All of the flowers are beautiful! And the roses make me smile!
    I’ve always considered it an honor to watch the birth, life, changes, and death in nature…plants, flowers, trees, etc.
    Yes, some people are way better with tech stuff than others. And children seem to be the most tech-savvy! πŸ™‚
    HUGS!!! πŸ™‚

  7. It’s so odd that your echinacea is not doing well, since here we are, our gardens half a world apart, with echinacea plants that are both ailing! It did fine until the end of June, and simply withered away, poor thing! Oh, well, must be a bad year for it…

  8. Ahhhhhhhh! How marvelous! I’ve had my hit of wonderfulness from your beautiful garden and it’s flowers. Now to sleep and dream of days when mine will once again come alive with glory! Love and hugs, N πŸ™‚ <3 xoxo

  9. It is a profound post, aching with beauty and transience of life. The breathtaking beauty of your garden whispers of backbreaking work about it. Congratulations for your new toy and the successful implementation.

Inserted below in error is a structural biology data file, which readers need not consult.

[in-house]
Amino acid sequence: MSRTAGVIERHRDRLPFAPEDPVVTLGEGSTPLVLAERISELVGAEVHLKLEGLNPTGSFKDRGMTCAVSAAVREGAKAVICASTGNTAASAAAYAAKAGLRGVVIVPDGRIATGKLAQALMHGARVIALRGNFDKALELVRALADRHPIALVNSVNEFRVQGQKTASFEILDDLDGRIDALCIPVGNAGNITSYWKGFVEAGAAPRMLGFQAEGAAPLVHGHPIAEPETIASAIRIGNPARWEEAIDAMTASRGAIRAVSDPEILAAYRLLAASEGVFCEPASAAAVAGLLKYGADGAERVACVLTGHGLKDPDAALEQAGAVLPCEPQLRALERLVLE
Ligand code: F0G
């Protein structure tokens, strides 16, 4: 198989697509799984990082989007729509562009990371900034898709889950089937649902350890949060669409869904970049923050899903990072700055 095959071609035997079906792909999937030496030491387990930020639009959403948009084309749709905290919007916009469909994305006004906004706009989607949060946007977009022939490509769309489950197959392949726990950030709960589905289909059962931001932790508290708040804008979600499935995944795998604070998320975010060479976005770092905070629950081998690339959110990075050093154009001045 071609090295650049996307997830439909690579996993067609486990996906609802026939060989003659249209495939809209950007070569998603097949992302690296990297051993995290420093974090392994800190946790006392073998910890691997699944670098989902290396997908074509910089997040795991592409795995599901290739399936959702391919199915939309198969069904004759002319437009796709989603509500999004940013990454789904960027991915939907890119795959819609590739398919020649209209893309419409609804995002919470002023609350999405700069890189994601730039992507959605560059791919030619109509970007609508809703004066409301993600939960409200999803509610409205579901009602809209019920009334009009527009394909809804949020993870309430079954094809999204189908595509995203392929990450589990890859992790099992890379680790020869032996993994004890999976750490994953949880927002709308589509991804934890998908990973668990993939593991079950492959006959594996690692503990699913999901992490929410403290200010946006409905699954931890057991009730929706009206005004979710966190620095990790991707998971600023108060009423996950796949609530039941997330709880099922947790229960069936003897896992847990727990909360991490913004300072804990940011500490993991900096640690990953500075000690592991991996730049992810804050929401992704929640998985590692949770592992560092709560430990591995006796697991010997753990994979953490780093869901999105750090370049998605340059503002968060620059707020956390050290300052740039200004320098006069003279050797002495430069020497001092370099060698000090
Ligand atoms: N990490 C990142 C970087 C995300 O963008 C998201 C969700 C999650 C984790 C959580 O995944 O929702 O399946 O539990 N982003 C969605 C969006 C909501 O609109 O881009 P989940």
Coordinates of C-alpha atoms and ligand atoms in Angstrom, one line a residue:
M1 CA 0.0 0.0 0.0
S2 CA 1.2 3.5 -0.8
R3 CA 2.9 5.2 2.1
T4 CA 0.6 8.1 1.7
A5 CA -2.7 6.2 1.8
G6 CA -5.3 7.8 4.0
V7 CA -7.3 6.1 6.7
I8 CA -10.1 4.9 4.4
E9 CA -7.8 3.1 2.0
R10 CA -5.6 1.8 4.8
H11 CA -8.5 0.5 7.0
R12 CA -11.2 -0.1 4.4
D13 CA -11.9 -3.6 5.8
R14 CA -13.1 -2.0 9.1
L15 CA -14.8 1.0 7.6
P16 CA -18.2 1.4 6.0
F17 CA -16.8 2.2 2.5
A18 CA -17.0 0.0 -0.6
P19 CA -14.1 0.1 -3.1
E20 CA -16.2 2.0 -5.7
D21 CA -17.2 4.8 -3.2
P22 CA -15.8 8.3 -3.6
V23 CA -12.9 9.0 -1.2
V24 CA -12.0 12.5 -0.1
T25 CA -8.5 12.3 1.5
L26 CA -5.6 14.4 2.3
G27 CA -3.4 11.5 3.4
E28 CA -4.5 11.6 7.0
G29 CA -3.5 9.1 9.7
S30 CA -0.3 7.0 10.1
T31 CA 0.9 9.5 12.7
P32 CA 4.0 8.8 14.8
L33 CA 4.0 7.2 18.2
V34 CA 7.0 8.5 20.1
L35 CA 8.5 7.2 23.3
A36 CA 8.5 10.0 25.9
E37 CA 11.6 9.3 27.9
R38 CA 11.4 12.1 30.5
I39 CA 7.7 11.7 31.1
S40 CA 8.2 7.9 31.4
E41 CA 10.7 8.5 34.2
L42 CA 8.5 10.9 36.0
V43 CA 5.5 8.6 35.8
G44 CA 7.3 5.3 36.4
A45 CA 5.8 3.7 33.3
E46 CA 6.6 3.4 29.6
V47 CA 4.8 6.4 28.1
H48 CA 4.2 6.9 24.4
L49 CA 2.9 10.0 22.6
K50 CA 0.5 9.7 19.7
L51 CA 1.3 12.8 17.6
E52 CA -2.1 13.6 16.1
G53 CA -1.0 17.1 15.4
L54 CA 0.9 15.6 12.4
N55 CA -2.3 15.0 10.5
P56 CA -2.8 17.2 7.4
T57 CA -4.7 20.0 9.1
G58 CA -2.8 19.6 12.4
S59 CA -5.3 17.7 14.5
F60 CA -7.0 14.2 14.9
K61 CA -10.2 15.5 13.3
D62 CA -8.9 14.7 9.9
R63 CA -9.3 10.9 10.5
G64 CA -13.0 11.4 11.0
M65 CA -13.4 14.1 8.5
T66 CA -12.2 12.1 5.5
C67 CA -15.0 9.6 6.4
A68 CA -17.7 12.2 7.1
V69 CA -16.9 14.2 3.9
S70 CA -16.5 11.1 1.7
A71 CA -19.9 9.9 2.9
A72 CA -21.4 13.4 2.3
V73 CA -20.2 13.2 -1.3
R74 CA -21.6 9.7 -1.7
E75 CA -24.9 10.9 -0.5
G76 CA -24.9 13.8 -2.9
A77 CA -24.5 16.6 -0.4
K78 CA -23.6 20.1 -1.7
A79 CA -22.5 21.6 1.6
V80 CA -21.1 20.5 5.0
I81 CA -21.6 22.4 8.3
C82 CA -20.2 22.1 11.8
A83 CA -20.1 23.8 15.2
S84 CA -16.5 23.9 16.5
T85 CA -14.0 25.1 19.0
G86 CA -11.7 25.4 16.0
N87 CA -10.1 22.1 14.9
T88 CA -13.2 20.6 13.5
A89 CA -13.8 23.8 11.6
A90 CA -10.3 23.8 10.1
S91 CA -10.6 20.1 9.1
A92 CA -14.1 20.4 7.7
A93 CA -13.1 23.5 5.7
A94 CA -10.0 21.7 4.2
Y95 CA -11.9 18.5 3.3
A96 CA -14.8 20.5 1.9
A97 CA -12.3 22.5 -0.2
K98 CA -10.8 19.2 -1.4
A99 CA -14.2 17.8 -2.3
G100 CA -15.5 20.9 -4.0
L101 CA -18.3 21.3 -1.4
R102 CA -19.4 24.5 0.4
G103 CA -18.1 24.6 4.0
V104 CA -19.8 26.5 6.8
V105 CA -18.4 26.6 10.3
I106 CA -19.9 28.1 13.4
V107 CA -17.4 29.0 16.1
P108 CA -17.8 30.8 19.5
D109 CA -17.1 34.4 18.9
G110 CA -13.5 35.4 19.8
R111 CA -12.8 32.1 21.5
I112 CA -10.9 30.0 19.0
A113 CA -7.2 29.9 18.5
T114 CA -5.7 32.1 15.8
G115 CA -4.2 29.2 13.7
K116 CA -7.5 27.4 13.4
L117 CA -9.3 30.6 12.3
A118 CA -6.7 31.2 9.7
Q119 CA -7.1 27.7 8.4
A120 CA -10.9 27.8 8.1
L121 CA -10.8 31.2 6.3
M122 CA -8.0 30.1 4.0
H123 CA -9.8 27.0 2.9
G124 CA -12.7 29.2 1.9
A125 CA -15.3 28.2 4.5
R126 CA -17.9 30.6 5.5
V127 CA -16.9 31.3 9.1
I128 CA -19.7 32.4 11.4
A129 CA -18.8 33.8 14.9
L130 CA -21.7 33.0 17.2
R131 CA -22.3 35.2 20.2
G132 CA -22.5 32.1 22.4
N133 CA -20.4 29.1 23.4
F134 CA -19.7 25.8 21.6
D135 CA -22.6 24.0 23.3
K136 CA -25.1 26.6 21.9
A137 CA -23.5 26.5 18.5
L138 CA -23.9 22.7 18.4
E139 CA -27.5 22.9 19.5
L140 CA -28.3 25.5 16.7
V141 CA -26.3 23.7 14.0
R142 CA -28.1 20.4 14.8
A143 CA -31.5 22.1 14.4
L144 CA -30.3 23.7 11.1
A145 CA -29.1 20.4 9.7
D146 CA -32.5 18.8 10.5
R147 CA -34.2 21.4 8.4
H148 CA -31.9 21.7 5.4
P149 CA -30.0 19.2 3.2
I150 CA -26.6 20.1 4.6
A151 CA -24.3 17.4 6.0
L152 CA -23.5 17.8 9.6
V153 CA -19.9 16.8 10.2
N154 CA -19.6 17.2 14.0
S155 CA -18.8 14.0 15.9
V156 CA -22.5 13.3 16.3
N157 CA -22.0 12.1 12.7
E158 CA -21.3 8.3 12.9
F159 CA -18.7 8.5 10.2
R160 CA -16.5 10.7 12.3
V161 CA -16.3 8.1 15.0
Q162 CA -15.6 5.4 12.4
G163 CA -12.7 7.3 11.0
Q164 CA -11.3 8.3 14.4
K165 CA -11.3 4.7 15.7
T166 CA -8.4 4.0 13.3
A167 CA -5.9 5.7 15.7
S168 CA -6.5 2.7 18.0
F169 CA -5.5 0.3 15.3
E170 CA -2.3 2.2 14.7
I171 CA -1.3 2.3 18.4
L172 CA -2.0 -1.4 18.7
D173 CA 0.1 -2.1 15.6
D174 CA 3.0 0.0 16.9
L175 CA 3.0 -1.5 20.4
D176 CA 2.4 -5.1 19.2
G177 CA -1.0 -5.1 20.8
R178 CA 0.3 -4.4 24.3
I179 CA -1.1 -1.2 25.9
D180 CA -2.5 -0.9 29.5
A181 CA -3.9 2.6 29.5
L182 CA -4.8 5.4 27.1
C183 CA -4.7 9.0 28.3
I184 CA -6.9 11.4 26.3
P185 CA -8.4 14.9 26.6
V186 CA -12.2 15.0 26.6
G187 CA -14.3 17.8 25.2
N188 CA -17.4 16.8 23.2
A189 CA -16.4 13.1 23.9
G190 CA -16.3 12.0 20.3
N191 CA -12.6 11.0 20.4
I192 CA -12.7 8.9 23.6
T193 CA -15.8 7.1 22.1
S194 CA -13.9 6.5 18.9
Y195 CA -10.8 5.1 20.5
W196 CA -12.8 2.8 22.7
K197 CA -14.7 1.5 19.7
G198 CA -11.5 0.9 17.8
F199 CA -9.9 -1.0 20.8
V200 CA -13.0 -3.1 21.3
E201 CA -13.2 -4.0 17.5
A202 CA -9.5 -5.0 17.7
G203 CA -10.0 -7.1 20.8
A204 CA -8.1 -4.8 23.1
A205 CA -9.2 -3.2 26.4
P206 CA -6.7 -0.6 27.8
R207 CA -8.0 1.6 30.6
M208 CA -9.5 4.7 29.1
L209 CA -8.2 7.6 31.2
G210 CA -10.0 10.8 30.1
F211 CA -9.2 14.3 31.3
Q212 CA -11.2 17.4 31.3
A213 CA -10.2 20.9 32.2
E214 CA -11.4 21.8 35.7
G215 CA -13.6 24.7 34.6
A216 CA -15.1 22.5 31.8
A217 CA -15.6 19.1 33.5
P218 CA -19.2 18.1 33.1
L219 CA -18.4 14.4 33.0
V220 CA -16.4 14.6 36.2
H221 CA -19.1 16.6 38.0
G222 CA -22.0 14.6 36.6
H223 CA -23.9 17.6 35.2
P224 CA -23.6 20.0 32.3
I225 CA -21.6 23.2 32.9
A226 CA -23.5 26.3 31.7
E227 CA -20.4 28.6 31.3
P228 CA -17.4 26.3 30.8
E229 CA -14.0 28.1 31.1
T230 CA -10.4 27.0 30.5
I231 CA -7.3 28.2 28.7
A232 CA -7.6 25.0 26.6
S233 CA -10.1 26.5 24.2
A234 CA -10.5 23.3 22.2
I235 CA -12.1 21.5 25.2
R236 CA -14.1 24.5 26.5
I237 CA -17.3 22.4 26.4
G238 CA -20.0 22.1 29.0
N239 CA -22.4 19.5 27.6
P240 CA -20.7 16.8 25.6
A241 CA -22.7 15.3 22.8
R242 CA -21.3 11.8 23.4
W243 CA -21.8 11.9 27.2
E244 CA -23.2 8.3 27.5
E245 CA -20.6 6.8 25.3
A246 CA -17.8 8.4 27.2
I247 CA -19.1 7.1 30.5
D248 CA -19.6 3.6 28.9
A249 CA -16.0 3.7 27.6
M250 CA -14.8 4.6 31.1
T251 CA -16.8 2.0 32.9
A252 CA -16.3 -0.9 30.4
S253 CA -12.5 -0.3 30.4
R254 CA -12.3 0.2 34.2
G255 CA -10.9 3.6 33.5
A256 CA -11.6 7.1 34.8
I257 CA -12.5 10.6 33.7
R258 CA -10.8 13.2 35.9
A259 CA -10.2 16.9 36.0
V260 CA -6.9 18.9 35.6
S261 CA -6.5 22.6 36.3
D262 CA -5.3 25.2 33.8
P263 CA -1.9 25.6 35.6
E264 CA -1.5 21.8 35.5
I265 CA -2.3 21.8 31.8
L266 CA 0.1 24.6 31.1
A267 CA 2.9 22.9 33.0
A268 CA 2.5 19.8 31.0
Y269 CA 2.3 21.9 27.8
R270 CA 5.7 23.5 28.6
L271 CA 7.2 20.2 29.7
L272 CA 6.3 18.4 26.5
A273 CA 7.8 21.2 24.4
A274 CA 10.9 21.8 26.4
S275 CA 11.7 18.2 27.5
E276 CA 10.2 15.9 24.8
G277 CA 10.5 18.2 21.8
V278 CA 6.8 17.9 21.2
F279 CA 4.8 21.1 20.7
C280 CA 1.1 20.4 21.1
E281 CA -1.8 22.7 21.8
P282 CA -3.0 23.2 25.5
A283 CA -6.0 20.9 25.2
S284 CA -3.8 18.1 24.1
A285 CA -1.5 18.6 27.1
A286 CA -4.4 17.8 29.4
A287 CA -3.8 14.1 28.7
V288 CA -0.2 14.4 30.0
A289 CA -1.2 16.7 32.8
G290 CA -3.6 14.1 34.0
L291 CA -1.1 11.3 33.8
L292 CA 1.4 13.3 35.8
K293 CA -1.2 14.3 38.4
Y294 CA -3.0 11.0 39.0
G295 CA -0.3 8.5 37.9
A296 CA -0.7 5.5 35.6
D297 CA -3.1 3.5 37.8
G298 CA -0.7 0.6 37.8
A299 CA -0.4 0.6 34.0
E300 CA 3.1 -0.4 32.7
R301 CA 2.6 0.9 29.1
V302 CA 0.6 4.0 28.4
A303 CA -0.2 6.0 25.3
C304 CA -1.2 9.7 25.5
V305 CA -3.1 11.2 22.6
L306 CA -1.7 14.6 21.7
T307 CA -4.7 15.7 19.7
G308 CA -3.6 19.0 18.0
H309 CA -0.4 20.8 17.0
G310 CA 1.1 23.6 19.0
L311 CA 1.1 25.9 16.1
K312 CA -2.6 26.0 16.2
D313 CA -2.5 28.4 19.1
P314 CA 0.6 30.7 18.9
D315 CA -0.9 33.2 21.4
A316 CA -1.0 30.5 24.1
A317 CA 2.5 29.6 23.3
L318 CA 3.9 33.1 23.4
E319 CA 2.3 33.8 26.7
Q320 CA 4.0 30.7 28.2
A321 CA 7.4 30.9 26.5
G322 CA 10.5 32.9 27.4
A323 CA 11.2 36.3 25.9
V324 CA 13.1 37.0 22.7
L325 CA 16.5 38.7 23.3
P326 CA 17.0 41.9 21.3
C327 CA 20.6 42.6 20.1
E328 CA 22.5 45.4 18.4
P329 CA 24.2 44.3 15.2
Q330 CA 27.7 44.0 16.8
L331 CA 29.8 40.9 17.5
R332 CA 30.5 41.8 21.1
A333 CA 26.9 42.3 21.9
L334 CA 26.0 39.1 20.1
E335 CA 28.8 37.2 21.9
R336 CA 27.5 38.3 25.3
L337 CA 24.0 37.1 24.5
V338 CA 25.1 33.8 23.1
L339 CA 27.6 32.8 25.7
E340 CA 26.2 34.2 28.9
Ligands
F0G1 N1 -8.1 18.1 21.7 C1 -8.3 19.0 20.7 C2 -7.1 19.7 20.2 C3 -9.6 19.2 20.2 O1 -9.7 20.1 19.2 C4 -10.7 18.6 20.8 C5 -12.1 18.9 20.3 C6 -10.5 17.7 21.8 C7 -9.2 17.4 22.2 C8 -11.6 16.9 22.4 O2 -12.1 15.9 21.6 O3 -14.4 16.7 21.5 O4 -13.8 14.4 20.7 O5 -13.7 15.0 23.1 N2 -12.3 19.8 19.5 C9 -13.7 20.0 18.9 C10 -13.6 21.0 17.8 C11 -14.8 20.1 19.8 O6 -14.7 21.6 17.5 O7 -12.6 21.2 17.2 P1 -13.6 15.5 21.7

1. My departed father was also a hobbyist farmer. Sometimes he would order us to hoe and weed the corn or vegetable beds for hours under the sun. He would wear a merciless countenance to cope with our glances begging him to set us free. Can’t say we enjoyed those outings, but the crops and vegetables would flourish after that.

  10. Glad to see your garden is still going strong. I like the view of the path leading to the house – very pretty – and the all ages in one rose. Reassure me you are not withholding alcohol from your little sis until she has solved your computer problem.

  11. You’ve found the perfect word to describe your begonias. They are truly opulent. Also, cute how you manage a dig at your sister and her tech talents. Sibling rivalry is all part of the opera of life and death. Your wry sense of humour always makes me smile.

  12. Congratulations on the printer-ly stuff. πŸ™‚ … I think the CD’s are just there as a ‘backup’ in the event that the user can’t, horror of horrors, access the internet and do the installation that way.